When the spring comes, your spirit will leap forth like the grass and the weeds from the ground and the animals and the flowers on the flower trees. Within a month, it’s going to be just about time to start planting things, both in the dirt and in a metaphorical sense. These seeds and seedlings are the plants and ideas you’re going to spend the light months of the year cultivating, the fruits of which you’ll start harvesting in summer and finish in the great harvesting season of the fall.
So what about right now, then? Well, now, let’s be honest. You’ve probably gotten almost enough rest, right? You probably (hopefully) gained joy from the celebrations surrounding the solstice, and you’ve probably (hopefully) spent a goodly amount of time increasing your girth and sitting on your ass without much ambition. If you’re anything like me, you’re glad for it, but you’re already pretty sick of it, and feel in poor form. You’re ready for the spring to come.
But are you?
Have you given much thought to what kind of seeds you want to plant? Make any decisions? If you have any ideas for what this year ought to be, do you have any plans for specific tasks or activities in which you intend to engage in the service of those ideas—or, dare I say it, goals? You see, here’s the thing. Just like the seeds or seedlings you might literally plant in an actual garden (with dirt and everything), you’re going to want to be making these moves pretty much as soon as you’re sure there won’t be any more frost. That’s a little ways past even the equinox, sure, but let’s consider some of the advantages of having the blueprints drawn up even in advance of the official coming of spring.
First of all, we just may be ready for a little more celebrating come March Madness/St. Patrick’s Day/March 18th/St. Joseph’s Day/Equinox Day. Even if it’s hard to imagine in your stuffy winter soul right now, surely that little list arouses the possibility in your mind. Let it flourish! The coming of spring is the resurrection of life and the mercy of the heavens and the beginning of what I believe is indisputably the best part of the year in a temperate climate region. It is to be a joyous time, perhaps not bacchanalian, but certainly not ponderous. It’s not time to withdraw into your hole or your self and meditate on the state of things. No, it’s the time to come out of your hole! The time when you are in your hole is right now! Right now, when we are still stuck inside even though we’re pretty much done with it, when we’re probably going to have to deal with at least a couple more weeks of this (hey, let me be nonsensically optimistic, I’m a New Englander), what better time than now to make the final preparations of winter to be fully ready, maybe even early, for the coming of spring?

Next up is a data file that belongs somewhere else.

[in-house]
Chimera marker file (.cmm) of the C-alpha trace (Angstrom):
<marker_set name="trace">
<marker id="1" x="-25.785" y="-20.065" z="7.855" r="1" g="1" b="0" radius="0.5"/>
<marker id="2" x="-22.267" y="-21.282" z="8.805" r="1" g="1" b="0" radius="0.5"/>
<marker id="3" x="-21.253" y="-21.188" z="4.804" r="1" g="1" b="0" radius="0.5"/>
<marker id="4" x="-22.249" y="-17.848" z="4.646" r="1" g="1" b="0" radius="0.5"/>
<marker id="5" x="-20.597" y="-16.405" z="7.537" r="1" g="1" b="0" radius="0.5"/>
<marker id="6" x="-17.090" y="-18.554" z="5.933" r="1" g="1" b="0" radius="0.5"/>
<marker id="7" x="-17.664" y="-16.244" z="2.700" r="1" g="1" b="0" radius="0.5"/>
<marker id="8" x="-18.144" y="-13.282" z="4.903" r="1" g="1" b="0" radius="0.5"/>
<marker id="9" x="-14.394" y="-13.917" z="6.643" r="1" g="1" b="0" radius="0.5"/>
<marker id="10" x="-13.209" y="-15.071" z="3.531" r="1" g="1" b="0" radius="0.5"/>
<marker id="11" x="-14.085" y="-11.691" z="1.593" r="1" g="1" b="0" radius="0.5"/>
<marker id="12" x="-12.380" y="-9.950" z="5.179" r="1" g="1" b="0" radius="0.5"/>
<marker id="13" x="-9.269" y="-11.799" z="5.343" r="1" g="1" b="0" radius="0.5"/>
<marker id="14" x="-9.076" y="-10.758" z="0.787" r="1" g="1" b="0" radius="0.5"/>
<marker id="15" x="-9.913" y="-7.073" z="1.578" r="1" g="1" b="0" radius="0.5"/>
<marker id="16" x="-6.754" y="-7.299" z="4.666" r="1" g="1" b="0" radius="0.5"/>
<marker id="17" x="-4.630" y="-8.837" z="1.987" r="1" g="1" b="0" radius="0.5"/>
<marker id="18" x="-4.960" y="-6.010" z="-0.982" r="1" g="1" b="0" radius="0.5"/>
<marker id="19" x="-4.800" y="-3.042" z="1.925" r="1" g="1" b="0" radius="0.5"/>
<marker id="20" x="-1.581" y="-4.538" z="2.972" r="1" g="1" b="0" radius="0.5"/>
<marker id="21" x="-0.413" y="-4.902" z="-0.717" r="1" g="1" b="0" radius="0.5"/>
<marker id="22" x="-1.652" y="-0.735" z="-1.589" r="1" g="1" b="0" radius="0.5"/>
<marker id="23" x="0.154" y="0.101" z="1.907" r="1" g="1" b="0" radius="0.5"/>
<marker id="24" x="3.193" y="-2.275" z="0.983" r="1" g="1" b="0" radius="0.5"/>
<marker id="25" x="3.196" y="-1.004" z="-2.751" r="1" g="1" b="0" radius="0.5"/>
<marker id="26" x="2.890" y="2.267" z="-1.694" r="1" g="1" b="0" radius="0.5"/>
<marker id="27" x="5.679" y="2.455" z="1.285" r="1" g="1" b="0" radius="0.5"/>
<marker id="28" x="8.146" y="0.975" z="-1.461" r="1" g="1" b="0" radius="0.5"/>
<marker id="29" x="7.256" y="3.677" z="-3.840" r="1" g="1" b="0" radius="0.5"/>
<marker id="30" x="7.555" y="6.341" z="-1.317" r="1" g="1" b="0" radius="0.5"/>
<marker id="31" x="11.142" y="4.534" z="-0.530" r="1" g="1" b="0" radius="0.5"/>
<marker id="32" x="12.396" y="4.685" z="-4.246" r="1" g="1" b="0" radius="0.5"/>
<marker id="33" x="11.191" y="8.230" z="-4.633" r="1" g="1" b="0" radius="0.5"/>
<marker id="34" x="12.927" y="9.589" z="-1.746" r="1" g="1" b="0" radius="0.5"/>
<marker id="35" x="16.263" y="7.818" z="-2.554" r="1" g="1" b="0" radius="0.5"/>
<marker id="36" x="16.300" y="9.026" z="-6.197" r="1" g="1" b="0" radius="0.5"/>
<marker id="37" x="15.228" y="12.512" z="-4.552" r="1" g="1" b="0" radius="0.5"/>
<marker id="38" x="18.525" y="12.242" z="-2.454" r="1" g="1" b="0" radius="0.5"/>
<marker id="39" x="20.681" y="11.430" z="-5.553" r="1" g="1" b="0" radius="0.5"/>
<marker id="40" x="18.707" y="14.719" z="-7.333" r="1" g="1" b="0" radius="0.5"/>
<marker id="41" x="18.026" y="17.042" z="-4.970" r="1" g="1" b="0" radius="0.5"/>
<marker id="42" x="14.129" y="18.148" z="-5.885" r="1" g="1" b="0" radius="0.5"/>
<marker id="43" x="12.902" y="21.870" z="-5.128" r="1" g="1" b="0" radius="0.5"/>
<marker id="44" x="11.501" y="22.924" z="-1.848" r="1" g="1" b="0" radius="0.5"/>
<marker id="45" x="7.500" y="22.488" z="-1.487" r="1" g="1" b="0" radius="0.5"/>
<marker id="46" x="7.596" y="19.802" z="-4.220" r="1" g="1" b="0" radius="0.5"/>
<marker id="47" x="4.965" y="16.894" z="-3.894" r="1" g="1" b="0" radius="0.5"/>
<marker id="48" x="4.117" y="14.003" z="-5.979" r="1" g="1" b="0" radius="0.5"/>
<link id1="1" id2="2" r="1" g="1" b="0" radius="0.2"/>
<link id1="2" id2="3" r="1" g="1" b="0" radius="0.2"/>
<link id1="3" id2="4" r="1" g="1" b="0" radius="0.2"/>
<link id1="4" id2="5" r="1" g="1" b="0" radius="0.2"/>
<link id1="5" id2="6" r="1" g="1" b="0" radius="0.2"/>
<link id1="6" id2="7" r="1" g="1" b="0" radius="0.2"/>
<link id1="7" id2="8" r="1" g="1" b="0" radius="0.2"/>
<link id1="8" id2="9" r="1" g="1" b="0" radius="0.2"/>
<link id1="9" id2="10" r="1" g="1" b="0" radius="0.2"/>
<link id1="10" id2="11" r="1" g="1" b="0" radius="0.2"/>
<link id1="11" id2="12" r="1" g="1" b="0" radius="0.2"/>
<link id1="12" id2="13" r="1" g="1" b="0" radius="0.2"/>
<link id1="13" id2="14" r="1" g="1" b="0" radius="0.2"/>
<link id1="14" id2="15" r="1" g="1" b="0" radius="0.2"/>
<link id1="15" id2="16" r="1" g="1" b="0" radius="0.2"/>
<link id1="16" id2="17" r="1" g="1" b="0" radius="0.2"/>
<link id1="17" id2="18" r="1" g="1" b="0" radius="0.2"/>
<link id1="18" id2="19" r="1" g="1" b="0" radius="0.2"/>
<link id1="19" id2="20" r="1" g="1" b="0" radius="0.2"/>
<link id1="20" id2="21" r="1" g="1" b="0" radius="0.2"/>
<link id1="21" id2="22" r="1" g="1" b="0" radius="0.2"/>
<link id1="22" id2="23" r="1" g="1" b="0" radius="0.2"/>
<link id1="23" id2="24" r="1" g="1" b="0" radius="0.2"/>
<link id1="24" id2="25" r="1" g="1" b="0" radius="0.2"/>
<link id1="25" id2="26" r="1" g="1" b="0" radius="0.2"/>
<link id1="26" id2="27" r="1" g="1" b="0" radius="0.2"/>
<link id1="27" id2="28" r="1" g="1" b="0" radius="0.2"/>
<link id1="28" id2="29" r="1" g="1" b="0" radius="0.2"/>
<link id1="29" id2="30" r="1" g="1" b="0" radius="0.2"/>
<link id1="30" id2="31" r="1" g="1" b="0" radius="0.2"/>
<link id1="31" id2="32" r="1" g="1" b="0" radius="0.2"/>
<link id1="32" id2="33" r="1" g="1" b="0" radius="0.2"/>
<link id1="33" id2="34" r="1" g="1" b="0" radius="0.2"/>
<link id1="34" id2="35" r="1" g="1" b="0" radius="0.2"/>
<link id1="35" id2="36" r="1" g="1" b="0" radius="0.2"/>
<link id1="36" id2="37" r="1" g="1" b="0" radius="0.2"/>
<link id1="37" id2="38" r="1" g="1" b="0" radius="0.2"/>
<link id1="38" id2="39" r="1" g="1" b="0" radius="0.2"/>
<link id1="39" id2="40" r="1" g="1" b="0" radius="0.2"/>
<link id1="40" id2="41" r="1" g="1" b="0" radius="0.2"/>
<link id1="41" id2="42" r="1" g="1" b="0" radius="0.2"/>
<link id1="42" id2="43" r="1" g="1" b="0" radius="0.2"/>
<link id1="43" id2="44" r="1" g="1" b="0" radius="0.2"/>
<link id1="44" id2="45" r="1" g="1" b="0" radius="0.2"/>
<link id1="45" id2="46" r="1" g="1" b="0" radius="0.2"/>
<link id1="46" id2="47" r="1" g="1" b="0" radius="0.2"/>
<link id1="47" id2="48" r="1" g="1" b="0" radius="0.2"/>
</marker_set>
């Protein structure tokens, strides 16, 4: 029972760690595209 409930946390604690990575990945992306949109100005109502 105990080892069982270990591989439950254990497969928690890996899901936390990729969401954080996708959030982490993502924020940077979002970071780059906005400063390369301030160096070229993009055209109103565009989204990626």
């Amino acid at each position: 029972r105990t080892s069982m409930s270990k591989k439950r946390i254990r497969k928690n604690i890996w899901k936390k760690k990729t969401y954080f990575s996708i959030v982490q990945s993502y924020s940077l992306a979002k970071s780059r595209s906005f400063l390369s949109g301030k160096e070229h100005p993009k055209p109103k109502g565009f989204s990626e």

If you really want to try and take advantage of the natural annual cycle, just use the next couple of weeks to potentially do the following:
- Think of the activities in which you may want to engage or the tasks required to make progress towards any goal you may have set. If it’s a creative project you have in mind, you may want to get started at least in the most preliminary stages right now. Be like the Gaelics and let this be your beginning of spring a few weeks early. In fact, any ideas you may have, whether your goal be creative or practical or vague and ill-defined, that can be initiated in some minor way immediately, should be initiated. Start slow—if you start now, you have that luxury. But if these are things that require a later date, set one for April or May and know that you need to hit that benchmark or you’ll miss the planting season.
- Think about what organizational system you might need to establish and start implementing it, or what habits you need to cultivate and start cultivating them. When the Equinox arrives, you’re going to want to be able to kick back, kick open, have a few laughs for a few days, and then sit down behind the wheel of the spaceship knowing you’ve set it all up and it’s ready for launch. By the time planting season comes, you may well know each seed and all its nuances and guess at what kind of planting and cultivation it’s going to need.
- Get your final rest. You don’t think you do, but you still probably need a little bit of laziness and a little bit of introverted hibernation. Don’t deny yourself this. Even as you start to think about ramping things up, make sure you store up all the energy you can. There may well be no more time to lay around before you even know it.
So happy Imbolc, I guess! Blessings be upon you and all of your sheep and cattle. Salaam.